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News & opinion

31 OCT 2022

RICS responds to UK Government review of Net Zero strategy

RICS has responded to the recent Department for Business, Energy & Industrial Strategy review into the UK Governments approach towards net zero and how it can be delivered in a way which is pro-growth and pro-business.

With residential and commercial properties accountable for up to 25% of carbon emissions in the UK, decarbonising the sector will be critical for meeting out net zero target. The 2050 goal of net zero presents significant challenges to industry, government and consumers, but is also creates numerous opportunities for economic growth and innovation.

In our response, we highlighted the benefits investing in retrofitting can have for the UK – from reducing carbon emissions in homes, to helping reduce reliance on fossil fuels and increase our energy security. These actions will also help to create new jobs and upskill existing workers, allowing the UK to explore new supply chain and manufacturing opportunities and future-proof industries in times of economic challenges.

We highlighted our recent research with the Federation of Master Builders and CBI Economics into the benefit of cutting VAT for repair, maintenance and improvement in real estate to help decarbonise the sector – with a five-year cut estimated to create 340,000 jobs and generate an economic stimulus of £51 billion. It also reflected on our recent research into the cost-of-living crisis and how action to address net zero today can have wider socio-economic and health benefits for the public - thus increasing wider consumer spending and economic activity. 

Underpinning the potential growth opportunities presented by net zero is the need for government and industry to create a holistic framework that takes serious action now.

This includes calling on government to develop a new, legislated target system to stimulate action, especially in the owner-occupier housing sector which has virtually no net zero regulations (outside of being net zero carbon by 2050) to work towards despite making up c60% of existing homes. RICS highlighted that at present the current methodology of using EPC as a benchmark is outdated and can have negative economic and environmental consequences – despite the good intention of UK Government policies.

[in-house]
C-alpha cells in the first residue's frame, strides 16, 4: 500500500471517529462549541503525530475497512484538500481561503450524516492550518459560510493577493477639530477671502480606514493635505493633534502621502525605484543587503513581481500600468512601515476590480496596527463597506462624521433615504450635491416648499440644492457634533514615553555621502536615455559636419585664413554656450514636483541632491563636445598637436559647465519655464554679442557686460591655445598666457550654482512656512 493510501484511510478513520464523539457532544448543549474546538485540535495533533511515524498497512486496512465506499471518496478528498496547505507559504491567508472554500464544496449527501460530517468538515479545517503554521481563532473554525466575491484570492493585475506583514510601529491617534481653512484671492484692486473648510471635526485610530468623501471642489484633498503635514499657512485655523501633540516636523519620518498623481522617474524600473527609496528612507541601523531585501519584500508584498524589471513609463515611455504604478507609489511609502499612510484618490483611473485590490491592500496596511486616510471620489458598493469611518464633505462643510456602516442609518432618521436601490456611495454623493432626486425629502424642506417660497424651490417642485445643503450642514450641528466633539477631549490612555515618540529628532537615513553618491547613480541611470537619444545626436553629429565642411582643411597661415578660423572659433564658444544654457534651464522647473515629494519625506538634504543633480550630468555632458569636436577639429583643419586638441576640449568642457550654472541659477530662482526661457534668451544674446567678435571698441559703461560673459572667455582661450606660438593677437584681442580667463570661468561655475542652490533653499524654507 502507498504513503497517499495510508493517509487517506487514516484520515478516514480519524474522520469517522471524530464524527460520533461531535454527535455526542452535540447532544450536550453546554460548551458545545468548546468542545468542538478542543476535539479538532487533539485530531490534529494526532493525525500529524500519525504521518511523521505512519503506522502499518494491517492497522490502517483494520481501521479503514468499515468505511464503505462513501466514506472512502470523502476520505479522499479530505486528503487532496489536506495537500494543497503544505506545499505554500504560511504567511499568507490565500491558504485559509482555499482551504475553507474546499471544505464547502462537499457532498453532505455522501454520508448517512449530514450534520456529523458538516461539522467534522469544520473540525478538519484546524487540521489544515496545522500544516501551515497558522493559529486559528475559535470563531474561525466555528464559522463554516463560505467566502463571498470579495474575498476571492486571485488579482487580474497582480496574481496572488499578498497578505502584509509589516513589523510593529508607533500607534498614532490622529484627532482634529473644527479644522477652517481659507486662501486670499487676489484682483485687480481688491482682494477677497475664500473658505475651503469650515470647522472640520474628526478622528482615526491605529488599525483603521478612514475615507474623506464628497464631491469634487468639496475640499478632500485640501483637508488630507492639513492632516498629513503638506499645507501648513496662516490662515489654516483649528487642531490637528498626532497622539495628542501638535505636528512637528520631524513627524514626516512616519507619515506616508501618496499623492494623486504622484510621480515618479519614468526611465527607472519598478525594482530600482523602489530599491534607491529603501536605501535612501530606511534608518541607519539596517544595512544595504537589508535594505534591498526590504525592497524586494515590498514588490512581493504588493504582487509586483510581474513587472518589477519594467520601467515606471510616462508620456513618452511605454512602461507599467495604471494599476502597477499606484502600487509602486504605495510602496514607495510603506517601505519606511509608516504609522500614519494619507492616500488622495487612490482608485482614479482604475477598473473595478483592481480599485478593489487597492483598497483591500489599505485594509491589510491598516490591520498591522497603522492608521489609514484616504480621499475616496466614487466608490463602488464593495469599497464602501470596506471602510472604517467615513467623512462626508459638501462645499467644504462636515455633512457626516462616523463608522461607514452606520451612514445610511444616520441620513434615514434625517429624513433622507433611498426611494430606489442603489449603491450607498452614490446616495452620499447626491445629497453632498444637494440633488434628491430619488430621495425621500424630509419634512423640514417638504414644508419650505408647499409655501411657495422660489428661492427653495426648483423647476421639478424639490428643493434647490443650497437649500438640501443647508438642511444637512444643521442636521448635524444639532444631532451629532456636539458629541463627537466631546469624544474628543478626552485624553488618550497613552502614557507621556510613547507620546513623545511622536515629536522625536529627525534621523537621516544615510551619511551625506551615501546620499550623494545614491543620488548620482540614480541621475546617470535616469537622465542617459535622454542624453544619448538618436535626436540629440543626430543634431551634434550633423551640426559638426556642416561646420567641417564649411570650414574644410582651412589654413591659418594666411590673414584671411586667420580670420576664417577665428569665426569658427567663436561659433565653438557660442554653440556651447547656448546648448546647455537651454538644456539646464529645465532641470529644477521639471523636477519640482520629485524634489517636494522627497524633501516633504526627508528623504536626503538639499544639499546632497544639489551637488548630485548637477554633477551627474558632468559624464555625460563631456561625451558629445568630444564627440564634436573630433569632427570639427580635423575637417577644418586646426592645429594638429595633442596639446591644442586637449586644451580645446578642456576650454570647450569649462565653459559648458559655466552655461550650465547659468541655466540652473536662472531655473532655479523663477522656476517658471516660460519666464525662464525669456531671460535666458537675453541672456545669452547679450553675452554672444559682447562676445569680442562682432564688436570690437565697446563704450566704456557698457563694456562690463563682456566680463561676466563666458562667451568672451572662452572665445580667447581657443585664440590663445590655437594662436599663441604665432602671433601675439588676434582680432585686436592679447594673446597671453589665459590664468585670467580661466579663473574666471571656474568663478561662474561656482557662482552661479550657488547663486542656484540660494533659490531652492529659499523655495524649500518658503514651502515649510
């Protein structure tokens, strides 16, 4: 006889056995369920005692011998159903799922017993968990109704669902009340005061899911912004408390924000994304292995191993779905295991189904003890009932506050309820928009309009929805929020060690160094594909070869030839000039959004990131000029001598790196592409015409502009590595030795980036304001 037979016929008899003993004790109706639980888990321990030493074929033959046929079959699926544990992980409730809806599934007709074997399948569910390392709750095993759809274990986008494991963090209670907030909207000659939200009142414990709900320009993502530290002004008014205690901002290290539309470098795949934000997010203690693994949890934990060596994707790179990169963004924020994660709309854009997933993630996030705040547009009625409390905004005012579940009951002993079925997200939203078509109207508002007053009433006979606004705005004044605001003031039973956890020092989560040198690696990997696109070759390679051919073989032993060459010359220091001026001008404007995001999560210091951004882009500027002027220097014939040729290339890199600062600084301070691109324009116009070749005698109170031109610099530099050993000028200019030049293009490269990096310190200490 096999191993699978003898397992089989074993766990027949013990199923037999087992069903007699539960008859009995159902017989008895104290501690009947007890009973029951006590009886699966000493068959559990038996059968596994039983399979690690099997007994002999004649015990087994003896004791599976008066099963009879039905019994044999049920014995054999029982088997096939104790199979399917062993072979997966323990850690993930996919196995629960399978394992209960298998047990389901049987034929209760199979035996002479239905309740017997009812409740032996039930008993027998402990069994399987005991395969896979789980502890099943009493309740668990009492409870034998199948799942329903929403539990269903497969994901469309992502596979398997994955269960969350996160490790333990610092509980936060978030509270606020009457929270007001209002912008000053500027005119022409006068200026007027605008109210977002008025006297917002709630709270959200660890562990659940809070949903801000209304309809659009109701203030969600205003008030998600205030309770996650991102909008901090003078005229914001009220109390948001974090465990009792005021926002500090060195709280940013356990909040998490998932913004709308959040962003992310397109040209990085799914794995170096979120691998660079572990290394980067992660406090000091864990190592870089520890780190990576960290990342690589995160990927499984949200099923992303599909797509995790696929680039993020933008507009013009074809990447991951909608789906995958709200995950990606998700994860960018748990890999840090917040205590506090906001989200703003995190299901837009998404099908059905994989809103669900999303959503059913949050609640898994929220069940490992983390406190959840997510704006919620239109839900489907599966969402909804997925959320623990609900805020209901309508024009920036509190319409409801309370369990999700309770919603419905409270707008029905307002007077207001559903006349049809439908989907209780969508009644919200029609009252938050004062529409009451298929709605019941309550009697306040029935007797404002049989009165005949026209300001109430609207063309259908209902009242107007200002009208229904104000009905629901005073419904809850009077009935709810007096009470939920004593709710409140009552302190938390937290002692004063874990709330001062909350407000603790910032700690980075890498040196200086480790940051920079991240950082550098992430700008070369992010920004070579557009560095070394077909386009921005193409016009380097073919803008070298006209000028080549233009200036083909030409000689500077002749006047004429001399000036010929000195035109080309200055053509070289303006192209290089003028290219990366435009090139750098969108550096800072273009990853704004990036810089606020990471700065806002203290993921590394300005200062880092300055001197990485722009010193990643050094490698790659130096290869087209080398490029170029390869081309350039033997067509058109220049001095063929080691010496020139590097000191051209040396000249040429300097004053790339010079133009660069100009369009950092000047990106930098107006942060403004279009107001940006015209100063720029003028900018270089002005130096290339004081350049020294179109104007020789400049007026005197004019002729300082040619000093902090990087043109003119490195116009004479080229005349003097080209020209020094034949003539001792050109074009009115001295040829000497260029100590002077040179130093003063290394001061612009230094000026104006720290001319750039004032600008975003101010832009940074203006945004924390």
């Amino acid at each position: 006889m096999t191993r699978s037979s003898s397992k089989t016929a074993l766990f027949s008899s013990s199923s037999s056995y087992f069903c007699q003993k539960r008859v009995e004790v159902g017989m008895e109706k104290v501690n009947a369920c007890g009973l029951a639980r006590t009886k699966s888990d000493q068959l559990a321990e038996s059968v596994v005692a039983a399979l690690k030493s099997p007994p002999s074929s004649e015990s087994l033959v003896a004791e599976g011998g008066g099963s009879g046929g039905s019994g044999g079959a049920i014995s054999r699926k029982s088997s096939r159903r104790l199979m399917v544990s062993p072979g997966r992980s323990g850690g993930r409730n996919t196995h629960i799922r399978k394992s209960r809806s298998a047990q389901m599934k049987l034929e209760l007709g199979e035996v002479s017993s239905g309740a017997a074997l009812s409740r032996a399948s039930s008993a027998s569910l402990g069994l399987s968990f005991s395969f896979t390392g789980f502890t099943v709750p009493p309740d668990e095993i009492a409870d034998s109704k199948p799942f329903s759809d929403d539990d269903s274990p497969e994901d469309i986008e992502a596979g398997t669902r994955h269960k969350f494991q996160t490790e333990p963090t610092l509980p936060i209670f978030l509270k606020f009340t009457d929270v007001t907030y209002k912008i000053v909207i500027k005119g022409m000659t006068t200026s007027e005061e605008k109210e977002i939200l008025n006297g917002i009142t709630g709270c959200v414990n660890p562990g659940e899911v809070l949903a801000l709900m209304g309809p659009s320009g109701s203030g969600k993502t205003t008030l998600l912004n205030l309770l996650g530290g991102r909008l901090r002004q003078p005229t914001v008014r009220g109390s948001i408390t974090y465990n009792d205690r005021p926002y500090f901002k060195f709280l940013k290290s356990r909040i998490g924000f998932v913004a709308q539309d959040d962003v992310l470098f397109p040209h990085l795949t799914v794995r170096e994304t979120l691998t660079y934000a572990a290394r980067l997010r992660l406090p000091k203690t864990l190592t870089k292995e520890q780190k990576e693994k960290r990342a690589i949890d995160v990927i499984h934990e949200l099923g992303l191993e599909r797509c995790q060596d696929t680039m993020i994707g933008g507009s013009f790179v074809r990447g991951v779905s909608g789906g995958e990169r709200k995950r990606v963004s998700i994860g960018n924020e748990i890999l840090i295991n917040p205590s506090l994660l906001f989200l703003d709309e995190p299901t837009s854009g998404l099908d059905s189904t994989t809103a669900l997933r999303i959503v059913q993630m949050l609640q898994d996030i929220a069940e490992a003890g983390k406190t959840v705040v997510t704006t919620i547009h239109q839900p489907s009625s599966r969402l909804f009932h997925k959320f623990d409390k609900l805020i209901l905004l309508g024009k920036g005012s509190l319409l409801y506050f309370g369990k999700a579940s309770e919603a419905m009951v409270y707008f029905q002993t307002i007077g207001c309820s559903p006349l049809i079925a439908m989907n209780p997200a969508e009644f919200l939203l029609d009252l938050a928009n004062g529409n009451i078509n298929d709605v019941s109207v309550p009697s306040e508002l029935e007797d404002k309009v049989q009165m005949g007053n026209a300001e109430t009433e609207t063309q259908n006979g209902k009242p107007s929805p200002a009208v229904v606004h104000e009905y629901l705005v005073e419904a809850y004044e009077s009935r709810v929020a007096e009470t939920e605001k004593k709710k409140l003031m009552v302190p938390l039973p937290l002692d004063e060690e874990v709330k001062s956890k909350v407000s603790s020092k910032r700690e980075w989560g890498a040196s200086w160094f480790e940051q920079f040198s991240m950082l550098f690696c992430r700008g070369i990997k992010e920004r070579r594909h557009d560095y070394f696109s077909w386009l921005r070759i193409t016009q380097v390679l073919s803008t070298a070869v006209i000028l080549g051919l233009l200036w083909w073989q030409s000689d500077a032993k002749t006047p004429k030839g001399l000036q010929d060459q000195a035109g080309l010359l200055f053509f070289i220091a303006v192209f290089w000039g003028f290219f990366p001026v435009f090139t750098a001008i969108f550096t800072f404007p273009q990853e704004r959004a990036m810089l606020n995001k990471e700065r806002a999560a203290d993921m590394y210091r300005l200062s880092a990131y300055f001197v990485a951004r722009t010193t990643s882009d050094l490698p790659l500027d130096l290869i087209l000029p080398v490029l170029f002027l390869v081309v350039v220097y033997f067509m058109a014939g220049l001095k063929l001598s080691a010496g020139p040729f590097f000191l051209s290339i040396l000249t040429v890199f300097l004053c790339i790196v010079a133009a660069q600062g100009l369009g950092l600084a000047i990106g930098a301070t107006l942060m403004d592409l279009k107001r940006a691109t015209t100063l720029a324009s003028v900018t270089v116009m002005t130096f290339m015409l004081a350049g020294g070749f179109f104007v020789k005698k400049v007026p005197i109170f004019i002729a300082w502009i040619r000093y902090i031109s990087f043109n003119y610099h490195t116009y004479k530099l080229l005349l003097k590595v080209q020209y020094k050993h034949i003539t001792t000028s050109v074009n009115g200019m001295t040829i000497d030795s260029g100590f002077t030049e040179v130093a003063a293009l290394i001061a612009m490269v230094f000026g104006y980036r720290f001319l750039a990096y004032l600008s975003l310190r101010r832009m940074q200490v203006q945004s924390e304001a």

Achieving net zero and economic growth would only be achieved by addressing the challenge of funding the high upfront costs of decarbonisation. The government needs to explore what grants and fiscal levers are available to support the cost of such works, but also look at the policies which would underpin the need to act in the first place.

This would only be successful though if the supply chain is robust enough to deliver on such ambitions. As seen from schemes such as the Green Homes Grant, red-tape and the cost of investment in upskilling and new technological without guarantee of a long-term, competitive pipeline of work is a difficult decision for many businesses to sign onto.

Commenting on our response Sam Rees, RICS Senior Public Affairs Officer said:

“We welcome the opportunity to respond to the departments review into net zero and how it can be pro-business and pro-growth.

“In responding to the review, RICS demonstrated that net zero rather than being a hindrance to economic growth, can be a stimulus for sustained fiscal benefits. It would allow industries working across the built environment to futureproof their business models by investing in the skills and technologies required to decarbonise millions of properties and our national infrastructure.

“Critical to this success is action by government to create a policy framework that drives demand and importantly funding. Without regulation to stimulate consumers and businesses to act, supply chains won’t evolve, funding opportunities won’t be taken up and our long path to net zero won't shrink. The economic and growth opportunities presented by the UK's net zero aims would have benefits for generations to comes and RICS and our members are well positioned to lead this change in the built environment.”